Friday of the Second Week of Easter +2021
Nostra Signora delle Vittorie / Our Lady of Victories in the Church of St Mark, Vienna (1683) – 16 April:
In the year 1683 a formidable army of well over 100,000 Turks invaded Austria and laid siege to Vienna for the second time. The City was strategically located in Europe and the Ottoman Turks had been pressing further and further into Christendom over the preceding centuries. If they could take Vienna, it would open up all of Europe to them.
Unfortunately, all of Europe was not united against the invader. The differing Protestant sects hated their Catholic neighbours more than they feared the Turk, and stood by, doing nothing as the Catholics fought alone to save Europe. In fact, the Ottoman Empire had been supporting the Protestants, and encouraged them to revolt and rebel against their lawful government, which weakened Christendom and obviously played into the hands of the Turks. It went so far that they actually promised their Protestant dupes that they would be given the “Kingdom of Vienna” if they should help defeat them.
Suffering under an intense siege, Vienna was on the point of surrendering to the enemy. The people were filled with fear and anxiety, for had this happened, the Turks would easily have invaded the rest of Europe,and filled it with blood and strife. From all parts of the Catholic world prayers were offered to the Queen of Heaven, that she intercede and avert this disaster. Our Lady, Consoler of the Afflicted, did not fail her people.
The pious and valiant Catholic King of Poland, John Sobieski, with an army seemingly inadequate to the need, bravely marched against the enemy anyway. Even though his army was tiny in comparison to the multitudes that awaited him, there was no-one else who could come to the aid of Vienna.
When John Sobieski came in sight of the Turkish camp, before beginning battle, he ordered Holy Mass to be celebrated, at which he himself served, then he begged the celebrant to bless the whole army.
Full of confidence in the help of Mary Most Holy, Our Lady of Victories, King John Sobieski manfully threw his forces into the conflict. Initiating what would be the largest cavalry charge in history, King John led his now legendary Winged Hussars into the face of the enemy like a host of avenging angels, disrupting the enemy formations and breaking their lines.
The enemy, though far more numerous, turned and fled, while the King’s army were masters of the field. The rejoicing of Christians was great at this news and from all Christendom ,fervent prayers were offered to the Blessed Mother, Our Lady of Victories, in thanksgiving for her protection.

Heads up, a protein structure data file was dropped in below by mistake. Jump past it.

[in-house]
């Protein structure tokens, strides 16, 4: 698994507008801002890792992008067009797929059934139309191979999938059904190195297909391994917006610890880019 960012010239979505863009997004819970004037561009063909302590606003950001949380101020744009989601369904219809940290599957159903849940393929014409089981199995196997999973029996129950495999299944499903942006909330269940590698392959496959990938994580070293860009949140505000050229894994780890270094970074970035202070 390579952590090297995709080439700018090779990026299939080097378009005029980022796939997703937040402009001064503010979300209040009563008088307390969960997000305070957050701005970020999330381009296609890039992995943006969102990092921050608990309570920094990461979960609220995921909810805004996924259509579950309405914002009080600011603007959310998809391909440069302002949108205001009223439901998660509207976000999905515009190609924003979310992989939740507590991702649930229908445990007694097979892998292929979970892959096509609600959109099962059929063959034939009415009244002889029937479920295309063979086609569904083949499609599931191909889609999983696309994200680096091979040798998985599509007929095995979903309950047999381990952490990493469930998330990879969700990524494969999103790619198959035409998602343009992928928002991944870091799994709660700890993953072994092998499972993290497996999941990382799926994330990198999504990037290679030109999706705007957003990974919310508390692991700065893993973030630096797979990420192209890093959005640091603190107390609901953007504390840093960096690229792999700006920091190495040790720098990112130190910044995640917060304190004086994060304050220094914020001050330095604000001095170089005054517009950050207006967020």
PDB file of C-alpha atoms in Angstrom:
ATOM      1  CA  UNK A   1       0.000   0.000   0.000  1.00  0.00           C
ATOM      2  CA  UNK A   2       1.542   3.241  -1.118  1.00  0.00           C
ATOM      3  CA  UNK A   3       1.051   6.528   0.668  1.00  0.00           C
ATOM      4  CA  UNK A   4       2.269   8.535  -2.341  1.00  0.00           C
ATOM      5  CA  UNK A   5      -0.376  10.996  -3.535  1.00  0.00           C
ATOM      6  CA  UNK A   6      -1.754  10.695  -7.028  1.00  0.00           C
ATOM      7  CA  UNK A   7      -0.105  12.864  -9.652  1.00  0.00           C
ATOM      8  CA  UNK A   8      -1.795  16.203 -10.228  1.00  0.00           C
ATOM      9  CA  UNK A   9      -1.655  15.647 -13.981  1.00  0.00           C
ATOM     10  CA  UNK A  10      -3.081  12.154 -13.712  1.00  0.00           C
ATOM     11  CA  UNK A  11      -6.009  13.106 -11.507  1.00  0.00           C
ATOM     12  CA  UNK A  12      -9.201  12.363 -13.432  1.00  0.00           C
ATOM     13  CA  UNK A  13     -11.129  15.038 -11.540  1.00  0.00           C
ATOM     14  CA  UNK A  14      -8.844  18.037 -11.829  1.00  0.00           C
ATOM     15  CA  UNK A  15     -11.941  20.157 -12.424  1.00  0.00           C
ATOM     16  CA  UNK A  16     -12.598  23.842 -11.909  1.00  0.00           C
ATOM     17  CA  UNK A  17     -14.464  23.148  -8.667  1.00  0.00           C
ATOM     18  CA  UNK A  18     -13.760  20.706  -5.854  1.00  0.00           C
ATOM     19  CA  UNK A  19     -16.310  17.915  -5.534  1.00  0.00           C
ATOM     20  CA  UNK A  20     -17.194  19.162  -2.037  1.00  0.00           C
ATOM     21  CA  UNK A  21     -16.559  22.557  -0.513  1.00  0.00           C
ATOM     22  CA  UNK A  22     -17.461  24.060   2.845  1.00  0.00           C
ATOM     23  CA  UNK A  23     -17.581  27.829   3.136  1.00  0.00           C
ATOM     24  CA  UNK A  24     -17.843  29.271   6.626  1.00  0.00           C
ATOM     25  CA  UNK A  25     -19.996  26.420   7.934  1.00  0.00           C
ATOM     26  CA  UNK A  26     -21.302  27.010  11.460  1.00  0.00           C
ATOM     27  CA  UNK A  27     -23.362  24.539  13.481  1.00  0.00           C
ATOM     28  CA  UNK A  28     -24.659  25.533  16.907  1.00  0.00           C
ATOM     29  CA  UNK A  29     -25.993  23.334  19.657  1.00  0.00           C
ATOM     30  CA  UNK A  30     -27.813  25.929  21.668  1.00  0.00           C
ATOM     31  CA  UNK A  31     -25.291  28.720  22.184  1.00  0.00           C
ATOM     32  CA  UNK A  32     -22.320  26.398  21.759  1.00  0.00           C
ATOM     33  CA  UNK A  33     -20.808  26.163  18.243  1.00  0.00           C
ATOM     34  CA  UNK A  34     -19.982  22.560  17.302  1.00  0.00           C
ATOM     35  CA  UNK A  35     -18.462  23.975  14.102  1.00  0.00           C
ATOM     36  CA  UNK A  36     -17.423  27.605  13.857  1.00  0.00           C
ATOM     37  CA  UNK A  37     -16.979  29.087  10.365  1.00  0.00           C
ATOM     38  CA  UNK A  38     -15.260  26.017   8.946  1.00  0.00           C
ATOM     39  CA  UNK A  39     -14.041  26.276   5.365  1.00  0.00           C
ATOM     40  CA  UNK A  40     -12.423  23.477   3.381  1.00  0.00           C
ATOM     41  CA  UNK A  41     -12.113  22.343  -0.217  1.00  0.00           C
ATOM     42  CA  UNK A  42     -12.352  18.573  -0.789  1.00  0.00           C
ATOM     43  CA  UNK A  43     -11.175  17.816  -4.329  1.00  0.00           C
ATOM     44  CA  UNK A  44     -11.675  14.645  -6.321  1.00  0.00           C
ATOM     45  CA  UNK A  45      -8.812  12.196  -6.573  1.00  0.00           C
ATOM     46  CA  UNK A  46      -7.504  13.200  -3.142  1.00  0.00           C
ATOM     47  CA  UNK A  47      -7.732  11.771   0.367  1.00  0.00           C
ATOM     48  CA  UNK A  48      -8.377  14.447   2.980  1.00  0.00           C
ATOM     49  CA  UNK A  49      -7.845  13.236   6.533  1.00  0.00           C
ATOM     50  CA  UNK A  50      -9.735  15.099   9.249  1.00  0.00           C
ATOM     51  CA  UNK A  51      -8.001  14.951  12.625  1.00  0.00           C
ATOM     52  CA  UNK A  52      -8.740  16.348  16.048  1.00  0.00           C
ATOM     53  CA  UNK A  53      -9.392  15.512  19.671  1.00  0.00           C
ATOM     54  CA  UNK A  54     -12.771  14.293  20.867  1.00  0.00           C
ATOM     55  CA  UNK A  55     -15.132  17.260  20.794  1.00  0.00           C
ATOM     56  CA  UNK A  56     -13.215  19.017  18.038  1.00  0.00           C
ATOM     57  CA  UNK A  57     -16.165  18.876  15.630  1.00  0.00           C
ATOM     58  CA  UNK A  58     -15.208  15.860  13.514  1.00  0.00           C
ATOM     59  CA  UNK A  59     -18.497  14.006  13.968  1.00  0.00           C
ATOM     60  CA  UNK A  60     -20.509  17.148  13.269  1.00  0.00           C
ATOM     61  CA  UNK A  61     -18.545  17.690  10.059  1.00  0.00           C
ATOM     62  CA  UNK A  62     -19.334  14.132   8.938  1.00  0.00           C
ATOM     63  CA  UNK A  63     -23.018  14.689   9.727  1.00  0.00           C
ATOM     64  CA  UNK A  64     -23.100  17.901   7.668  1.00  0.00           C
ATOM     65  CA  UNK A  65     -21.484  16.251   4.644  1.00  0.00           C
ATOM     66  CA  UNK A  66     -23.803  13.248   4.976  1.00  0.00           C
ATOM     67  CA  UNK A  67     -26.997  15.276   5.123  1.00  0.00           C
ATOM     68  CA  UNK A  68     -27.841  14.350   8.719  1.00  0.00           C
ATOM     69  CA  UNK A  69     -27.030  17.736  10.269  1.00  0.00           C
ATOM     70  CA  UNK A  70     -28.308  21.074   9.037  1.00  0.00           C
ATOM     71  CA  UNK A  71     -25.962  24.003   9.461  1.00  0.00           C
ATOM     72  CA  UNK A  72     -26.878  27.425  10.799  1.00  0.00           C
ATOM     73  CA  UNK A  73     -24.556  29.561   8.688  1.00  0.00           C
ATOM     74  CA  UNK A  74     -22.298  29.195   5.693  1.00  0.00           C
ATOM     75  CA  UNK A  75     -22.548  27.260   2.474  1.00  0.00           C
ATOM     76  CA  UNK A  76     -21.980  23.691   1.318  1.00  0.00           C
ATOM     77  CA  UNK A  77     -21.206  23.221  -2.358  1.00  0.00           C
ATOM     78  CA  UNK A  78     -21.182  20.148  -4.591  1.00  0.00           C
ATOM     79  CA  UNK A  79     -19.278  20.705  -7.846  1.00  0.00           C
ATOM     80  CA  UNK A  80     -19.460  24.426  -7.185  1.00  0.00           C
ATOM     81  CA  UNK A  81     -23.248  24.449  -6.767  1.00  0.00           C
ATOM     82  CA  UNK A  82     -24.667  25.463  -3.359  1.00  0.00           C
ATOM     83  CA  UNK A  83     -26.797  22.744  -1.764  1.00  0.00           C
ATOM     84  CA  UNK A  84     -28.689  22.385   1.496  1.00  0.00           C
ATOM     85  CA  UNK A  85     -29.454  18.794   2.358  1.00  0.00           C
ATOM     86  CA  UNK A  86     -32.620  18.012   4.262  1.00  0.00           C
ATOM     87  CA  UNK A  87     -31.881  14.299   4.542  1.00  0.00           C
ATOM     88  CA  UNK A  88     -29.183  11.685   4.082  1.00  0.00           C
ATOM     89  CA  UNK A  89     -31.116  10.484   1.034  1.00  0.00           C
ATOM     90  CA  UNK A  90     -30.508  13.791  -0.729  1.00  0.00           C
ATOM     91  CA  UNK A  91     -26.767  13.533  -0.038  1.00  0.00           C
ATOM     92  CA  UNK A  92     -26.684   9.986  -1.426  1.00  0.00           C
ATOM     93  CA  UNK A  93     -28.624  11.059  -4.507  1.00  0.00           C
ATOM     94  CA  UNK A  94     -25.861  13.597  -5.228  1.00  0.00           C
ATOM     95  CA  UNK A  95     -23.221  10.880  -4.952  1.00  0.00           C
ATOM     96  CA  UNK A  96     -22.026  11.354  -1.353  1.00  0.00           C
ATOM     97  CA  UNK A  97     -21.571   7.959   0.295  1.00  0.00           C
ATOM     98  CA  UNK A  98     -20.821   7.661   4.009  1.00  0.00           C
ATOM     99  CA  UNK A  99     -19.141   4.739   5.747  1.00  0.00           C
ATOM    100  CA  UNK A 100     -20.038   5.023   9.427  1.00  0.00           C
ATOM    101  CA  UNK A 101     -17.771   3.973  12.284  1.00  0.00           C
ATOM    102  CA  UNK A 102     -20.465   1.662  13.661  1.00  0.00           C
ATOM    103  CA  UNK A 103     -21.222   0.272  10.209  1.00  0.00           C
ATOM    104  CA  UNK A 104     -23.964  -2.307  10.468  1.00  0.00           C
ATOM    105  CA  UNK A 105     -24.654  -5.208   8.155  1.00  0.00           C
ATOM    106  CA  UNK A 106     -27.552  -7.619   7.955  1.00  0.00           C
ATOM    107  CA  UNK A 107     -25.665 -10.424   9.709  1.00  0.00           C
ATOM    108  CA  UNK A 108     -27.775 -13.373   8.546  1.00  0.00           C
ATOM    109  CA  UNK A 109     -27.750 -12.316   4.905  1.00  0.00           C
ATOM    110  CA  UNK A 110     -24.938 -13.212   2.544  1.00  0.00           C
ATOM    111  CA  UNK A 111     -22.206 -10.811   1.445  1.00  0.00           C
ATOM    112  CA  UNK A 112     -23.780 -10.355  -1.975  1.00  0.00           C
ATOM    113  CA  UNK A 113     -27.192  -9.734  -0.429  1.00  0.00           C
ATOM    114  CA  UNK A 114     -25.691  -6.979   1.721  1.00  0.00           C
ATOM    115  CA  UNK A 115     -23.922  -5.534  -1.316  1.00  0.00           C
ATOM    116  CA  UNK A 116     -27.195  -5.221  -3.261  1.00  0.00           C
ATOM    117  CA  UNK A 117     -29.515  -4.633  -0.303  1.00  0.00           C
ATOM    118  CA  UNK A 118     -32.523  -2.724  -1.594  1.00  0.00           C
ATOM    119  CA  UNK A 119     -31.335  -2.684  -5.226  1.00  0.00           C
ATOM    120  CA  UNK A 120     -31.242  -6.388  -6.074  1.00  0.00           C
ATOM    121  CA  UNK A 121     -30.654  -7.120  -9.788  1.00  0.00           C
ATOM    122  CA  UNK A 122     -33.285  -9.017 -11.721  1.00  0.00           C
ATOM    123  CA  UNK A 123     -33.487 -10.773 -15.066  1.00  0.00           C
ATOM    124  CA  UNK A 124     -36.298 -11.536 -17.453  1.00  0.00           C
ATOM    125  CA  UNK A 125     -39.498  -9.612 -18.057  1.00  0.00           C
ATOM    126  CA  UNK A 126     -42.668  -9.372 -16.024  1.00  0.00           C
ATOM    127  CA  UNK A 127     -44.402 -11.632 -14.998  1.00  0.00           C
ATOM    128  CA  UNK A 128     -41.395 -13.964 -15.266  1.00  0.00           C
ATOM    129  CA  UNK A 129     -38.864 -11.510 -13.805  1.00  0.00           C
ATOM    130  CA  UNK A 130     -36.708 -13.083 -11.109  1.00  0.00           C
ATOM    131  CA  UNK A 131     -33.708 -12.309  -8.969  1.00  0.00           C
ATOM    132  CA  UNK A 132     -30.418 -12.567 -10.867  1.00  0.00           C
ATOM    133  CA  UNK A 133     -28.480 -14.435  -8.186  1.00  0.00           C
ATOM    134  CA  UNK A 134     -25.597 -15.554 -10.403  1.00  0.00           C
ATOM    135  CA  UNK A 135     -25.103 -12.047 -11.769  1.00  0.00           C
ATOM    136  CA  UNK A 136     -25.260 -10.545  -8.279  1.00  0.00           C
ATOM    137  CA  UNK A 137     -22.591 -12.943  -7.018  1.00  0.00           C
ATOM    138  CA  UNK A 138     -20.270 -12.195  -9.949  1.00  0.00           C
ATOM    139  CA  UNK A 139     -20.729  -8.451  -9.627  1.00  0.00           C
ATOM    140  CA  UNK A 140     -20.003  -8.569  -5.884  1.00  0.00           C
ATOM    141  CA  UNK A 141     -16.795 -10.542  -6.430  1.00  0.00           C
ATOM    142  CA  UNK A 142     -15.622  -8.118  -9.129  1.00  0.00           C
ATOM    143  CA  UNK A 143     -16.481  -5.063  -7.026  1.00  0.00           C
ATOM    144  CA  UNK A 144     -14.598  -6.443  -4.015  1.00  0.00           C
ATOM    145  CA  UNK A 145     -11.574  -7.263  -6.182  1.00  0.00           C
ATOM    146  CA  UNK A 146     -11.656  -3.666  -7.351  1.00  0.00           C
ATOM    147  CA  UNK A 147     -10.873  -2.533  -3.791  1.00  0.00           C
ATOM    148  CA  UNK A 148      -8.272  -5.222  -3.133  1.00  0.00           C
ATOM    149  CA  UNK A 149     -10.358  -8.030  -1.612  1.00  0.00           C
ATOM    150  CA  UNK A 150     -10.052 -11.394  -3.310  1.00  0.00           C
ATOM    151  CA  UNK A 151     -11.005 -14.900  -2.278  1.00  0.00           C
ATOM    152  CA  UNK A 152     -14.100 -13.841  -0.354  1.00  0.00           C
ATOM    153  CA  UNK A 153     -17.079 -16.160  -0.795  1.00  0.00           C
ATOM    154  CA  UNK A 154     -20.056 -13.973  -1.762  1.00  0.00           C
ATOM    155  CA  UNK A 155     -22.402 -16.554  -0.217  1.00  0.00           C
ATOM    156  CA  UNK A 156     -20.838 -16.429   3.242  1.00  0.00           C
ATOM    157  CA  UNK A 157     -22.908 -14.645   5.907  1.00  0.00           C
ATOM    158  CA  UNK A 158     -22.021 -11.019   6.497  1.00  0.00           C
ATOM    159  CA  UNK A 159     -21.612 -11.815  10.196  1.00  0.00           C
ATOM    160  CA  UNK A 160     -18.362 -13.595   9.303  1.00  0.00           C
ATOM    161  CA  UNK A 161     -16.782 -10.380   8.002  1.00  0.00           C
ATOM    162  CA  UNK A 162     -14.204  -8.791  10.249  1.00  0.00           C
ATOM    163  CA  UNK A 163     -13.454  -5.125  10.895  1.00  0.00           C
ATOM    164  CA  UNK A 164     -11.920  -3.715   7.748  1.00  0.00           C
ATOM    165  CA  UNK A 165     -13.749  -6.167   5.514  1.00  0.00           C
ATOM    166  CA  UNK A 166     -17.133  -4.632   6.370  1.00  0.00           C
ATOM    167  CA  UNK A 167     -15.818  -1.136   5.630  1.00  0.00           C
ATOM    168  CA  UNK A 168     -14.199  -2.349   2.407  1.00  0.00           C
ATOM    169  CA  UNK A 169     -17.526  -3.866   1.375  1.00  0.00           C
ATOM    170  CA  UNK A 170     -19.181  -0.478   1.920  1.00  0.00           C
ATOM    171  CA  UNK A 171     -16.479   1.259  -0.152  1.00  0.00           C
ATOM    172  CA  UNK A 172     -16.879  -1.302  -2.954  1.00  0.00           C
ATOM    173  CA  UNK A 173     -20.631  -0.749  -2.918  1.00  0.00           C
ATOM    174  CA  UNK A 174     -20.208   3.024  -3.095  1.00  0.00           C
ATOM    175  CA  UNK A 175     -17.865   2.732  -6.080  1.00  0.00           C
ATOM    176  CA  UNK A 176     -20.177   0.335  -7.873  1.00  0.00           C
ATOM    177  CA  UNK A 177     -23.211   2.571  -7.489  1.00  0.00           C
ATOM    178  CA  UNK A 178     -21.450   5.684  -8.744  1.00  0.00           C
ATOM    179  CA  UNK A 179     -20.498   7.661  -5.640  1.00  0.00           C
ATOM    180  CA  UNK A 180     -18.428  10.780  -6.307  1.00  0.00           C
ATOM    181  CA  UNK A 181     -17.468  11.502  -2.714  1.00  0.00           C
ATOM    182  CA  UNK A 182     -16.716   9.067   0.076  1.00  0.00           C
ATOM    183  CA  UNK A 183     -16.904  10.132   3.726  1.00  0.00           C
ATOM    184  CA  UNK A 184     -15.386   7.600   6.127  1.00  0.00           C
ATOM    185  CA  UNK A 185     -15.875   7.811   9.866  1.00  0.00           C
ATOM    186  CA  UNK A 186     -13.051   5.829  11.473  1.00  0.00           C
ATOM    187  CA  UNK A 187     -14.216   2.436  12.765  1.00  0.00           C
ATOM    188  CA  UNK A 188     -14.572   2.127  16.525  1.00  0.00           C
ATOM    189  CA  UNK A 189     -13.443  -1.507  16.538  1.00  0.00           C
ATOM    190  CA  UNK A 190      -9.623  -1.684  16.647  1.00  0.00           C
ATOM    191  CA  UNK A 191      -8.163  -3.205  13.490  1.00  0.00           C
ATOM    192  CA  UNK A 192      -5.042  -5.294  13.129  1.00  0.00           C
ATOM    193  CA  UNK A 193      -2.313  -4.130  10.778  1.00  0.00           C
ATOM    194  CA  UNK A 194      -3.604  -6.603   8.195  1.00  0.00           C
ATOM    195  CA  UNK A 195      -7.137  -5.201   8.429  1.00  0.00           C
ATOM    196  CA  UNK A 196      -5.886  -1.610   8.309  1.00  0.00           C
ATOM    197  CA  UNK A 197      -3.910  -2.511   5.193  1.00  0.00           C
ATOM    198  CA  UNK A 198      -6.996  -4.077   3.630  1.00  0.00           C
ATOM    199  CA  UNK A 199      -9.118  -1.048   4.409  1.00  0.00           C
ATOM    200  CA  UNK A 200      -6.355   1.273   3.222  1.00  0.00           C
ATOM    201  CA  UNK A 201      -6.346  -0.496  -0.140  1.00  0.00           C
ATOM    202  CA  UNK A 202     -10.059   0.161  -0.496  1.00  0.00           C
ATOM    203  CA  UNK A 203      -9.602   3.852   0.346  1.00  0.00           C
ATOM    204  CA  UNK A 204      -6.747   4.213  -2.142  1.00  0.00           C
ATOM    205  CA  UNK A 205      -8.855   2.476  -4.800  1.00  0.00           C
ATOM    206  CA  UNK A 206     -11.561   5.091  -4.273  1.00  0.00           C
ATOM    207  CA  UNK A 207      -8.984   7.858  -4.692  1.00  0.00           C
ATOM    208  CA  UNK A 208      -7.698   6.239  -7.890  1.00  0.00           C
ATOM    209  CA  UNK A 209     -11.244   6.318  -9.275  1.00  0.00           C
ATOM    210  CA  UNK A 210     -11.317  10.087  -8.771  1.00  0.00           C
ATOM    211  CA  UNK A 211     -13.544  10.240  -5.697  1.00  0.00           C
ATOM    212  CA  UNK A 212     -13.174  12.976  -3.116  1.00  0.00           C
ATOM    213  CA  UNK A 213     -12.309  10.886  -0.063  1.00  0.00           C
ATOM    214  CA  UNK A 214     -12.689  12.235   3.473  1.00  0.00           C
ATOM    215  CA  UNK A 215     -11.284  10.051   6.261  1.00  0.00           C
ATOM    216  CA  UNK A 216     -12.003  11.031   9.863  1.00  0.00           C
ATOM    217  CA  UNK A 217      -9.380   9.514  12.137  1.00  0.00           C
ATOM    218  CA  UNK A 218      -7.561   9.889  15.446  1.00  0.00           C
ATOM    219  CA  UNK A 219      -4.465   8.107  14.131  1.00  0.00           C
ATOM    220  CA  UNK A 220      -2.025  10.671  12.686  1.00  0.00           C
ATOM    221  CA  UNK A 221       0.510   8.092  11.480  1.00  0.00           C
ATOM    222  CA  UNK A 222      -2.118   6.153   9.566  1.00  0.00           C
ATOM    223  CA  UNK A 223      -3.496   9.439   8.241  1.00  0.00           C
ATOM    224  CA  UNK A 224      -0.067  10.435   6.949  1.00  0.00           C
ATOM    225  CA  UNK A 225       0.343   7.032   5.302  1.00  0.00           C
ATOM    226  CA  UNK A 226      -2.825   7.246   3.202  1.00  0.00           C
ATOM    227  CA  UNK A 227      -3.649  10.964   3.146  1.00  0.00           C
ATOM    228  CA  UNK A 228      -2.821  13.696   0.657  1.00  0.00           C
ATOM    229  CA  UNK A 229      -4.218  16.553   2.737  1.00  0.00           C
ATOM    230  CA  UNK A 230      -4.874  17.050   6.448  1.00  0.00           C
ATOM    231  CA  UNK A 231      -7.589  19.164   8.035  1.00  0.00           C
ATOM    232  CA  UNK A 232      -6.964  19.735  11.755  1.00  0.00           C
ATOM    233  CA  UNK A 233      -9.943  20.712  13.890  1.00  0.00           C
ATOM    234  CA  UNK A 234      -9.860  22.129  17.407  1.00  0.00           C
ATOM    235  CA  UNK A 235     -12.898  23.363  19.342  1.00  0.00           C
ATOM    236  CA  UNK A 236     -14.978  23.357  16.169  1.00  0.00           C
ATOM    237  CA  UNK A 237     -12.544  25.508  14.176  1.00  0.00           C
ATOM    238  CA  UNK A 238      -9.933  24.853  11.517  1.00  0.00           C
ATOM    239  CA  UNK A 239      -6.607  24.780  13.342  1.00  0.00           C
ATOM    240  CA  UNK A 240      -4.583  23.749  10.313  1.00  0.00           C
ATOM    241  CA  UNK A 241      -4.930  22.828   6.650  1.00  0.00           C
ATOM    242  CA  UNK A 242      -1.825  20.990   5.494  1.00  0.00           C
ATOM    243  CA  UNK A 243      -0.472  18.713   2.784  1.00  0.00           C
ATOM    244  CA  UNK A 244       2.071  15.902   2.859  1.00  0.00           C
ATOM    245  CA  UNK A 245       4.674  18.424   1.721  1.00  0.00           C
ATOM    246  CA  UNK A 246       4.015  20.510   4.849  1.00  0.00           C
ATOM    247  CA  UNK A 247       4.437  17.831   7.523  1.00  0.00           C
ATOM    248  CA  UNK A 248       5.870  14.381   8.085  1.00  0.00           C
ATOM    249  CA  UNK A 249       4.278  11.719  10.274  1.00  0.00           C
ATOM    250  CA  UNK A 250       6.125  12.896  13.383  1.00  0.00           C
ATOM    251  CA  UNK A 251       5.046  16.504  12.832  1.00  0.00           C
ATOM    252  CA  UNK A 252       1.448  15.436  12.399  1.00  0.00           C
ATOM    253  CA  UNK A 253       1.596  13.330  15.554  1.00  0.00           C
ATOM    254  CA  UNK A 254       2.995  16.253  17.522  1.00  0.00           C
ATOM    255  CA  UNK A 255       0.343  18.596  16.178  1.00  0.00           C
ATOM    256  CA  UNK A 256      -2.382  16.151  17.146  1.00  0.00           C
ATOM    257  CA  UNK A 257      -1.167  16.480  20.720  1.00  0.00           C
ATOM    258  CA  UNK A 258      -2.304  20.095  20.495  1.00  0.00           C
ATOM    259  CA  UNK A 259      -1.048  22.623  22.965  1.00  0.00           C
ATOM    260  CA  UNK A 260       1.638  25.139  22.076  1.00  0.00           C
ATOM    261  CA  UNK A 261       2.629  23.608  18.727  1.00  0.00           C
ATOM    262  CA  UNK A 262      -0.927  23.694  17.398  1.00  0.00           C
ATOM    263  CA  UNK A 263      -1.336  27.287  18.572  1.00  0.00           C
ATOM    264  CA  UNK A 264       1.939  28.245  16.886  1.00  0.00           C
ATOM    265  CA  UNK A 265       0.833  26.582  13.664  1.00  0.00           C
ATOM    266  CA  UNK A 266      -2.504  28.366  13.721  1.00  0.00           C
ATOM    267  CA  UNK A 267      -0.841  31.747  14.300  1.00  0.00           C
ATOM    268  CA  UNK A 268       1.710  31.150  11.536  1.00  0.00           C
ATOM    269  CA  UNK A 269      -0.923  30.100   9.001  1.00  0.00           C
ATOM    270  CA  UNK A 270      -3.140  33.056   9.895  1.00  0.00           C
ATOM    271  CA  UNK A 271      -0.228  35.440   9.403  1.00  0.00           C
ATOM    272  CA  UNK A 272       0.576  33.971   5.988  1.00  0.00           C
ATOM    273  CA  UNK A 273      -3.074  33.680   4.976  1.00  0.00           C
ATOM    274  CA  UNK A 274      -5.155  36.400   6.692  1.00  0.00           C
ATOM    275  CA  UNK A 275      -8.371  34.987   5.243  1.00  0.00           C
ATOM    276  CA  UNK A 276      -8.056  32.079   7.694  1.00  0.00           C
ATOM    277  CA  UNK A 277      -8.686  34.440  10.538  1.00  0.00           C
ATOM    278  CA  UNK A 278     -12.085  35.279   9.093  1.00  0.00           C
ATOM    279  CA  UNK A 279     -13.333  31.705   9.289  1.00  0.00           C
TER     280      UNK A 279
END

Pope Innocent XI, reigning at the time, placed all his trust in the Blessed Virgin Mary. He had vowed to institute a feast in her honour, if she would liberate the Church from this terrible danger. In fulfilment of this vow, he extended to the whole Catholic world, the Solemnity of the Holy Name of Mary, which had up to that time, only been observed in particular countries.
The famous image of Our Lady of Victories is the one which Emperor John Zimiarnes and John Commenus, carried in a triumphal procession after having besieged the enemy. The image is now borne in procession at Vienna to beg Our Lady’s intercession for various needs.
Bl Arcangelo Canetoli
St Benedict Joseph Labre – Known as the Beggar of Perpetual Adoration (1748-1783)
Dearest St Benedict Joseph:
St Bernadette of Lourdes – The Visionary of Lourdes (1844-1879)
St Drogo (1105–1186)
St Fructuosus of Braga (Died 665)
St Herveus of Tours
Blessed Joachim Piccolomini of Siena OSM (1258–1305) Tertiary Servite Lay Friar
St Lambert of Saragossa
St Lambert of Saragossa
St Magnus of Orkney
St Turibius of Astorga
St William Gnoffi
Martyrs of Avrillé – 26 beati: – A group of lay people who were executed together for their faith during the anti-Christian persecutions of the French Revolution. They were martyred on 16 April 1794 at Avrillé, Maine-et-Loire, France.
• Blessed Anne Maugrain
• Blessed François Micheneau veuve Gillot
• Blessed François Suhard veuve Ménard
• Blessed Jean Ménard
• Blessed Jeanne Gourdon veuve Moreau
• Blessed Jeanne Leduc épouse Paquier
• Blessed Jeanne Onillon veuve Onillon
• Blessed Jeanne Thomas veuve Delaunay
• Blessed Madeleine Cady épouse Desvignes
• Blessed Madeleine Sallé épouse Havard
• Blessed Marguerite Robin
• Blessed Marie Forestier
• Blessed Marie Gingueneau veuve Coiffard
• Blessed Marie Lardeux
• Blessed Marie Piou épouse Supiot
• Blessed Marie Rechard
• Blessed Marie Roger veuve Chartier
• Blessed Marie-Genevieve Poulain de la Forestrie
• Blessed Marthe Poulain de la Forestrie
• Blessed Perrine Bourigault
• Blessed Perrine Laurent
• Blessed Perrine Pottier épouse Turpault
• Blessed Pierre Delépine
• Blessed Renée Bourgeais veuve Juret
• Blessed Renée Rigault épouse Papin
• Blessed Renée Sechet veuve Davy
16 April 1794 at Avrillé, Maine-et-Loire, France – Beatified: 19 February 1984 by Pope John Paul II at Rome, Italy
Martyrs of Corinth – 9 saints: A group of nine Christians who were tortured and martyred together in the persecutions of Decius. We know little more than three of their names – Callistus, Charisius and Leonide. They were thrown into the sea at Corinth, Greece c250.
Martyrs of Saragossa: Group of eighteen martyrs murdered in 304 in Saragossa, Spain in the persecutions of Diocletian and the prefect Dacean. We know little more than the names – Apodemus, Caecilian, Caius, Crementius, Engratia, Eventius, Felix, Fronto, Gaius, Julia, Lambert, Lupercus, Martial, Optatus, Primitivus, Publius, Quintilian, Saturnius (4 men of this name), Succesus and Urban. Their graves re-discovered in 1389 in the crypt under the church of San Encrazia in Saragossa.